Customer Service, Kayaks, and the T.W.R.A.
Jun25

Customer Service, Kayaks, and the T.W.R.A.

A lake-side lesson in credibility.  Written by Nate Brown and Jim Quiggins. “The unspoken.”  It’s not only a feature of awkward prayer gatherings, but it can also be the most important element in customer service transactions.  An outstanding resolution requires so much more then answering the surface level question.  Oftentimes the best hope an analyst has of getting to the root cause is by perceiving the unspoken need.  If the customer has carried an emotional burden with them to the call, the analyst’s job is not only to resolve, but to heal.  This concept was recently personified by an unlikely source in Long Hunter State Park. I (Nate) love Kayaking.   Add a fishing pole to the equation, and I am a very happy man.  Such was the case early Saturday morning on the beautiful Couchville Lake just outside of Nashville.  The weather was outstanding – and I was even catching some nice fish.  My good fortunate took a surprising turn, however, as I became engulfed in the wake of a Tennessee Wildlife and Resource Agency (TWRA) vessel.  There were two agents standing on the boat, and one of them meant serious business.  His frantic yelling echoed across the otherwise silent lake.  Once my distress receded, I could hear him urgently demanding to see my life jacket.  A life jacket?  In a kayak?  Clearly this person had no idea how I’d been doing this for 12+ years and had never needed a life jacket.  A defensive tone took shape as I explained how not only did I not have a flotation device, but I did not need one.  As expected, the agent threw the book at me – taking a messianic tone as he articulated the special regulations for Couchville lake and the dangers involved. I was not even close to caring what he said.  My goal was to internalize my anger and shut up while I awaited inevitable punishment. It was at this moment that our interaction took an astonishing turn.  Instead of reaching for his ticket book, the agent began unbuckling the straps of his own life jacket.  He removed it and held it out as a gift.  His expression changed from that of a disciplinarian to a concerned friend. The realization washed over me fast and strong.  This man was not out here to punish minor violators, but rather to keep people safe and protect them.  The gesture communicated his purpose so clearly…making me see how foolish I was to have been defensive.  The agent had won my full loyalty and trust by showing that he cared about me as a person. This is how great...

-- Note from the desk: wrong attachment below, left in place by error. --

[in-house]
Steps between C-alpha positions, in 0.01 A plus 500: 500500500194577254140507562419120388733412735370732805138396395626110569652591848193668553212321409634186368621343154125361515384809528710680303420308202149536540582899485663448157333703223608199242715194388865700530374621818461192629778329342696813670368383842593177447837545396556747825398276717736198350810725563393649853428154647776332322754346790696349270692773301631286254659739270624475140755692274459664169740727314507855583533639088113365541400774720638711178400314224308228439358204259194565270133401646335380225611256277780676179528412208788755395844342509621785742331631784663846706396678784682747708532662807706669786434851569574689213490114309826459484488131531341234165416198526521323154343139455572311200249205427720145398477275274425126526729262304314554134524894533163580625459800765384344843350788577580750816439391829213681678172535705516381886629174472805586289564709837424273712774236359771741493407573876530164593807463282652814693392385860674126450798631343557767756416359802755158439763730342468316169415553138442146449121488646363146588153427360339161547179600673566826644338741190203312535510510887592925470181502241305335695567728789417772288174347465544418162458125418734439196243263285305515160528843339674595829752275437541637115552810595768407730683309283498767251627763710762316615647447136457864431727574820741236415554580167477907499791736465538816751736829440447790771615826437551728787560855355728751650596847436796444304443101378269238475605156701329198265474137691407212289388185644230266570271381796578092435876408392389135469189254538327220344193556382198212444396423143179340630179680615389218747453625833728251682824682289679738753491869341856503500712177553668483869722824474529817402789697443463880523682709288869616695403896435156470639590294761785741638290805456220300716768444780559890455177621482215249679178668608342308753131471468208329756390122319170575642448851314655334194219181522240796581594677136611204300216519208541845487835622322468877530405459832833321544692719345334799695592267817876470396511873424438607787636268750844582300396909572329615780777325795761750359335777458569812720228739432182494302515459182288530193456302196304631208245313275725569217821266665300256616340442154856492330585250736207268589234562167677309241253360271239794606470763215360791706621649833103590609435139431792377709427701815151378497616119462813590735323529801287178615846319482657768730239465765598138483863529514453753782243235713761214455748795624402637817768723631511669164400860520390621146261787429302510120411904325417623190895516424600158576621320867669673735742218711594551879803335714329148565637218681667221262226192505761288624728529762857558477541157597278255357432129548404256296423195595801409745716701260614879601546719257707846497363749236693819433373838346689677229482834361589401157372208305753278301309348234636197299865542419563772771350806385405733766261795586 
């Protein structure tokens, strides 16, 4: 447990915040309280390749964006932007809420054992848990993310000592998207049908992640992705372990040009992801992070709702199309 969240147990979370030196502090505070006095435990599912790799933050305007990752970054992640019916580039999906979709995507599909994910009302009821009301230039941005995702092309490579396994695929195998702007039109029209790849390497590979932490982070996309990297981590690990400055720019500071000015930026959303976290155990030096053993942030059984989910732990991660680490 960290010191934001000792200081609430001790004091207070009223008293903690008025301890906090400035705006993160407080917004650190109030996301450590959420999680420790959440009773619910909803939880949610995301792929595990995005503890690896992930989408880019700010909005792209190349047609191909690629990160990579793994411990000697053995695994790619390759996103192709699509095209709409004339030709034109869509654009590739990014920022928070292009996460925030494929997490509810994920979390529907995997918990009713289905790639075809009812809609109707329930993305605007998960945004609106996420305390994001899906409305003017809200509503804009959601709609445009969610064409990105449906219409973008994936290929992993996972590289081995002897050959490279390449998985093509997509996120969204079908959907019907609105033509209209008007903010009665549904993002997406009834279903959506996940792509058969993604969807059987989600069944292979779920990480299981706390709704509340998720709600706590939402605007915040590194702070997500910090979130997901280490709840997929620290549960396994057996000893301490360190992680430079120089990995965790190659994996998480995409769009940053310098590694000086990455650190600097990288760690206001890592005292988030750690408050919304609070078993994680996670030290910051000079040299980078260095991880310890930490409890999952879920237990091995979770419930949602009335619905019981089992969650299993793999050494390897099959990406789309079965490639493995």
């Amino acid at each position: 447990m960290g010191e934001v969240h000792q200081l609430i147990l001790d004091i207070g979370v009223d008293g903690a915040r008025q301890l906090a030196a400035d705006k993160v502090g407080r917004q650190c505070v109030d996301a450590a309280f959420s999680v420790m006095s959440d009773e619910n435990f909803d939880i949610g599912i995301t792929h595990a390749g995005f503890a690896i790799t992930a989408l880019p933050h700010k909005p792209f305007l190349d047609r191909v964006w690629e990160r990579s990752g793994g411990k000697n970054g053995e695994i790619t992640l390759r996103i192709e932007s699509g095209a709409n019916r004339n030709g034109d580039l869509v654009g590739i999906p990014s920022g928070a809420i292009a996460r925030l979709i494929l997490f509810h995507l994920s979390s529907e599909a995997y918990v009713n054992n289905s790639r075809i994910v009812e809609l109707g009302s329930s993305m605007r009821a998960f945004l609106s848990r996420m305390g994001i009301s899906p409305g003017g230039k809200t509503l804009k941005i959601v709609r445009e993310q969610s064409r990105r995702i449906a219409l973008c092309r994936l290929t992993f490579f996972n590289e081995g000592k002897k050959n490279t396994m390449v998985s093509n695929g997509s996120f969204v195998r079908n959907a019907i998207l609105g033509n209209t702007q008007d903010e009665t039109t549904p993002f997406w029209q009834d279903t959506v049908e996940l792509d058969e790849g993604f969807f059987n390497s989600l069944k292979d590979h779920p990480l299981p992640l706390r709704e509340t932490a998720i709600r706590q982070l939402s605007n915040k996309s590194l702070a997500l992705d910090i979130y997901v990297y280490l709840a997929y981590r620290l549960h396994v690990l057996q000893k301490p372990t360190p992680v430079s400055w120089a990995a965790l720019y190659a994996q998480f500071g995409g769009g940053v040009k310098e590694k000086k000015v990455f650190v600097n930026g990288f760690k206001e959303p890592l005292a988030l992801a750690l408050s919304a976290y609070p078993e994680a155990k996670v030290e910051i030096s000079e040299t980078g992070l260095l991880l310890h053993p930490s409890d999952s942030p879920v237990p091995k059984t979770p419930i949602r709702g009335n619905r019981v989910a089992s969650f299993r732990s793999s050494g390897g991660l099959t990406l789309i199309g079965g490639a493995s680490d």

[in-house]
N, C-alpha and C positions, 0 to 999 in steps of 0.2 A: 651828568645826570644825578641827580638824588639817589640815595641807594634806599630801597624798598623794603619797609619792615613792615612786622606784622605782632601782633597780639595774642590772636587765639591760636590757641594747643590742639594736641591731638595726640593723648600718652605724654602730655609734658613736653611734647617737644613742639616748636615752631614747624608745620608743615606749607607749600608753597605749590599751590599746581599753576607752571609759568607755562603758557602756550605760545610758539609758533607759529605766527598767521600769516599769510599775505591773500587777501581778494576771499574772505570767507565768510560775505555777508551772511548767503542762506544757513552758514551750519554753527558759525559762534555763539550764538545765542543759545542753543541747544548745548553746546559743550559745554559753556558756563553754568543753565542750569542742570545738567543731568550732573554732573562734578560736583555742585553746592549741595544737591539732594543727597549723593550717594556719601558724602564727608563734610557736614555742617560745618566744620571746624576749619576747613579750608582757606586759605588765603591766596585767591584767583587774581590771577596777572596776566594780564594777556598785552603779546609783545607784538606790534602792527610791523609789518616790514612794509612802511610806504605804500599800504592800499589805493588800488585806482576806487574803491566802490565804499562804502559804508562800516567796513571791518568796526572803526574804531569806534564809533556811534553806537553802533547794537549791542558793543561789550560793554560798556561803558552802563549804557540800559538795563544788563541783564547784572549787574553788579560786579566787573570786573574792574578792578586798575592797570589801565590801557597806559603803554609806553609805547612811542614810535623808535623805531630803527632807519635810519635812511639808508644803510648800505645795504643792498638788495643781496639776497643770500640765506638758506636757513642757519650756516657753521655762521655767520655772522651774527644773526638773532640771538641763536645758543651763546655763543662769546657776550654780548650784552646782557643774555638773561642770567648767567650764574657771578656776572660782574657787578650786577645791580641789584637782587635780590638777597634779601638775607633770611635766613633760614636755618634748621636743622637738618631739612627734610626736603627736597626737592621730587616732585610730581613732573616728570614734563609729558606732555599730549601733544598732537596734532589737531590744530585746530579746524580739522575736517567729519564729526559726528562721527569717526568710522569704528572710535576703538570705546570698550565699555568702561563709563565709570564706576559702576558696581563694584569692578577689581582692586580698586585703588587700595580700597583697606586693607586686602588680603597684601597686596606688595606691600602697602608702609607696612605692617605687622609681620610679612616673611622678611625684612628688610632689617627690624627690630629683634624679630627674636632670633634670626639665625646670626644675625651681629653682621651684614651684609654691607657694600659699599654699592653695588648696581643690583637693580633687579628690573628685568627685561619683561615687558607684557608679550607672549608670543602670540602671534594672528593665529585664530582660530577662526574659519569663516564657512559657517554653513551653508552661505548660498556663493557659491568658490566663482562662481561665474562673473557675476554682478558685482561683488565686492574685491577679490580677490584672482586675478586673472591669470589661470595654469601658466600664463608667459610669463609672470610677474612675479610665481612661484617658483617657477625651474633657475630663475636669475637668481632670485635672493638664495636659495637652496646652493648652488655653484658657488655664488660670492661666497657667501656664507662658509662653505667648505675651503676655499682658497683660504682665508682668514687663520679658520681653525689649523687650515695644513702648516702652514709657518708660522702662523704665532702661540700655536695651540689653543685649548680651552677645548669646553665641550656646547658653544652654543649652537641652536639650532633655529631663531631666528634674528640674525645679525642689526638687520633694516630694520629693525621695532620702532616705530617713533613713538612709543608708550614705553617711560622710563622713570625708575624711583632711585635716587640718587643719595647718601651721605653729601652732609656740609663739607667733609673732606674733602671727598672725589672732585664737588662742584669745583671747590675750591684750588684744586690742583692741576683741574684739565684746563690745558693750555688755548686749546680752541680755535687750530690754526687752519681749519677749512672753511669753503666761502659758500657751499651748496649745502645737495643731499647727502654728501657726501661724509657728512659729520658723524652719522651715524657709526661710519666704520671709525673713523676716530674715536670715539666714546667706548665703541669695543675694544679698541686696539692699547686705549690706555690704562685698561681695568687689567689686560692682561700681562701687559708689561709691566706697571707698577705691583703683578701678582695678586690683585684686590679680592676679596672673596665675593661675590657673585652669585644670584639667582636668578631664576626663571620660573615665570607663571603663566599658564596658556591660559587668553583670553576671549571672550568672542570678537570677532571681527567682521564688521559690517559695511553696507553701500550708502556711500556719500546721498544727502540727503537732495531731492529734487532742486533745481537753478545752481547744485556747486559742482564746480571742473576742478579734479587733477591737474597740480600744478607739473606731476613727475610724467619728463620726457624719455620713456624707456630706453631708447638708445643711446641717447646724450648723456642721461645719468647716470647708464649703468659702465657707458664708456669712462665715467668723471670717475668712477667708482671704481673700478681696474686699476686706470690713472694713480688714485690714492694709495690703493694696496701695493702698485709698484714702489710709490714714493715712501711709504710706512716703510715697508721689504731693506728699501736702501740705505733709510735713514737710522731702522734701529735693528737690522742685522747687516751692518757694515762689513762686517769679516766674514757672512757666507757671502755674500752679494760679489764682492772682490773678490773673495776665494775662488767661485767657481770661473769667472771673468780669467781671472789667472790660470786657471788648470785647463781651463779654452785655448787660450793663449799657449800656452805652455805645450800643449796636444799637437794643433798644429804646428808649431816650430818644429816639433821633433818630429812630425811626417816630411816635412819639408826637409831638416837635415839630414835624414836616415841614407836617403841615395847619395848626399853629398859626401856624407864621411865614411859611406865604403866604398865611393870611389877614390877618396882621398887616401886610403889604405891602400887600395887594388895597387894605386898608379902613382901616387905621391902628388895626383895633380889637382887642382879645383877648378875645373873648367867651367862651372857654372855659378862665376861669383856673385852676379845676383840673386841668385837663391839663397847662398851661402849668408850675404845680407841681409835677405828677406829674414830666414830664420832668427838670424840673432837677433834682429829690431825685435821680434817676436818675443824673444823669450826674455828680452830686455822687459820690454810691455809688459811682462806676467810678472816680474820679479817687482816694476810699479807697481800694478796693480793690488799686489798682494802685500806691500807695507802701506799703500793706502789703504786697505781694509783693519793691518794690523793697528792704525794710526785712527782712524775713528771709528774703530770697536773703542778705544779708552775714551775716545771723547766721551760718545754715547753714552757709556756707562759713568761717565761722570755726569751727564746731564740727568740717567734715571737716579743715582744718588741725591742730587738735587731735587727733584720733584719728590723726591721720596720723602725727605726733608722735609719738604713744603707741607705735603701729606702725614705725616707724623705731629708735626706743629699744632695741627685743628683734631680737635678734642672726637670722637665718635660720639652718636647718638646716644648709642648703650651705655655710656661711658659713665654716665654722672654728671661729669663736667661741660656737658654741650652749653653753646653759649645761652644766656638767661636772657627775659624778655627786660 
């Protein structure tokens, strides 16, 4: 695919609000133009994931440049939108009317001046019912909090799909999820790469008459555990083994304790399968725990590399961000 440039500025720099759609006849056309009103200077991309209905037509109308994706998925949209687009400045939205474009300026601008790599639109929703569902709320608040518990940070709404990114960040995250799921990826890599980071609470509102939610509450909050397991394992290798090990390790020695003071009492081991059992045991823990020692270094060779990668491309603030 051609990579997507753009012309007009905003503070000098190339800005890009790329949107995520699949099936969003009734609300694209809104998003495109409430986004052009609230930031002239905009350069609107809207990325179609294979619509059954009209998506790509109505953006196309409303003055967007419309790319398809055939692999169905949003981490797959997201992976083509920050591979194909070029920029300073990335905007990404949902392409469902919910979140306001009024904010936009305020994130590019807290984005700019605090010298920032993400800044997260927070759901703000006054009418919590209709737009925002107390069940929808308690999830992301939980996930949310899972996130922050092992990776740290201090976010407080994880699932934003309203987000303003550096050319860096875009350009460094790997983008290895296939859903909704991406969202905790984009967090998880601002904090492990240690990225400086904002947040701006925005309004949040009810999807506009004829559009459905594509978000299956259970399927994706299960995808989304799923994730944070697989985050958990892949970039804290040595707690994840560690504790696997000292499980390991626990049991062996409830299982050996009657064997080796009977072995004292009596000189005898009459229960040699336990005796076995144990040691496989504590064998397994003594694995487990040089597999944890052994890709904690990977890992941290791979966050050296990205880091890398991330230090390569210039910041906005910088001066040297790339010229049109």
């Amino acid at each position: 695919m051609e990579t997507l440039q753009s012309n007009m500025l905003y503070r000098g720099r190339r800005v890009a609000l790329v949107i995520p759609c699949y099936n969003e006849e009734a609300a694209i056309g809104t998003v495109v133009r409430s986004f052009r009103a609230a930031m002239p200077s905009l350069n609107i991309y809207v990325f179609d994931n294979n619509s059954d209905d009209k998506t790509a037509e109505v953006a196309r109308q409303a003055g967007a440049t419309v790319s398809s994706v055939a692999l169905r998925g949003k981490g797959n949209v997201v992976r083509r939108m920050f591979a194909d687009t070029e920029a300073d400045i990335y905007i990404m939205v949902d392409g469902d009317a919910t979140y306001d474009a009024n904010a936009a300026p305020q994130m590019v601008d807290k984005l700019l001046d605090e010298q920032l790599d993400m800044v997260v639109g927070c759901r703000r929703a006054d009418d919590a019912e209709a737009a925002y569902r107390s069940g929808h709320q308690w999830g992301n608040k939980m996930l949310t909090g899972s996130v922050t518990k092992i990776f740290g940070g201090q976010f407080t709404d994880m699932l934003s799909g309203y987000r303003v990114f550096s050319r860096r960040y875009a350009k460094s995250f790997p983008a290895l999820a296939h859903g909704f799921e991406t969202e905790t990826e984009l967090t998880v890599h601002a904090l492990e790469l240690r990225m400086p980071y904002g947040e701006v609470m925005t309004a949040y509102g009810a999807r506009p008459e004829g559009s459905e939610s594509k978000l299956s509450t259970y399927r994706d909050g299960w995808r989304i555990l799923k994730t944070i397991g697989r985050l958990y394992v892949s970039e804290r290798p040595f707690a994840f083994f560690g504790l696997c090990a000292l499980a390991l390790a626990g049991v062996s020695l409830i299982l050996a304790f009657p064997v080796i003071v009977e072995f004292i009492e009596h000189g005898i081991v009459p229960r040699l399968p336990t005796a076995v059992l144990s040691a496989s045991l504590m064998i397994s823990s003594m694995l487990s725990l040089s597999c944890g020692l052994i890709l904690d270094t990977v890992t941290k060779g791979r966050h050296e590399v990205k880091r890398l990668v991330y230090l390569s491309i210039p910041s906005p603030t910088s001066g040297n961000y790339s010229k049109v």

Read More